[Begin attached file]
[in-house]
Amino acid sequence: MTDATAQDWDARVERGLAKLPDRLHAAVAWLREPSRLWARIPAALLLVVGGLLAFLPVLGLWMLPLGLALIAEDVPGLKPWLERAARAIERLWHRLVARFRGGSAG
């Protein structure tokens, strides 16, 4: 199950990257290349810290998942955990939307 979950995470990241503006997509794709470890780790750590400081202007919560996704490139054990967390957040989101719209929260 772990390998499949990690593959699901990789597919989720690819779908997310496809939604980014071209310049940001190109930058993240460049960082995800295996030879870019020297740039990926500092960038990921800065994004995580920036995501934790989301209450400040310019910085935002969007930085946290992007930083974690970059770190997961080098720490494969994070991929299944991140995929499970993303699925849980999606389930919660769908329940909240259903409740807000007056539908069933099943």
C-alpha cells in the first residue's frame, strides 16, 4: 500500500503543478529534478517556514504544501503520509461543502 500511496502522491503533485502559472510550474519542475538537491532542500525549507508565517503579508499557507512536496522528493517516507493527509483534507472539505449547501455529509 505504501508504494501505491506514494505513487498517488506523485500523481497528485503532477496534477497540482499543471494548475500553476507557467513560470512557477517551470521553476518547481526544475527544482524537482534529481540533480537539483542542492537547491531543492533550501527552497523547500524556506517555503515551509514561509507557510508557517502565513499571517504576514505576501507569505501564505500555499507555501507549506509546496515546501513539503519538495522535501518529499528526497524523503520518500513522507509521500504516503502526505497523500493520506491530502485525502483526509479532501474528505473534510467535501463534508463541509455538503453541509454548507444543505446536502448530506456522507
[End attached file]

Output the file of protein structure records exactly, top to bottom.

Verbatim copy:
[in-house]
Amino acid sequence: MTDATAQDWDARVERGLAKLPDRLHAAVAWLREPSRLWARIPAALLLVVGGLLAFLPVLGLWMLPLGLALIAEDVPGLKPWLERAARAIERLWHRLVARFRGGSAG
């Protein structure tokens, strides 16, 4: 199950990257290349810290998942955990939307 979950995470990241503006997509794709470890780790750590400081202007919560996704490139054990967390957040989101719209929260 772990390998499949990690593959699901990789597919989720690819779908997310496809939604980014071209310049940001190109930058993240460049960082995800295996030879870019020297740039990926500092960038990921800065994004995580920036995501934790989301209450400040310019910085935002969007930085946290992007930083974690970059770190997961080098720490494969994070991929299944991140995929499970993303699925849980999606389930919660769908329940909240259903409740807000007056539908069933099943």
C-alpha cells in the first residue's frame, strides 16, 4: 500500500503543478529534478517556514504544501503520509461543502 500511496502522491503533485502559472510550474519542475538537491532542500525549507508565517503579508499557507512536496522528493517516507493527509483534507472539505449547501455529509 505504501508504494501505491506514494505513487498517488506523485500523481497528485503532477496534477497540482499543471494548475500553476507557467513560470512557477517551470521553476518547481526544475527544482524537482534529481540533480537539483542542492537547491531543492533550501527552497523547500524556506517555503515551509514561509507557510508557517502565513499571517504576514505576501507569505501564505500555499507555501507549506509546496515546501513539503519538495522535501518529499528526497524523503520518500513522507509521500504516503502526505497523500493520506491530502485525502483526509479532501474528505473534510467535501463534508463541509455538503453541509454548507444543505446536502448530506456522507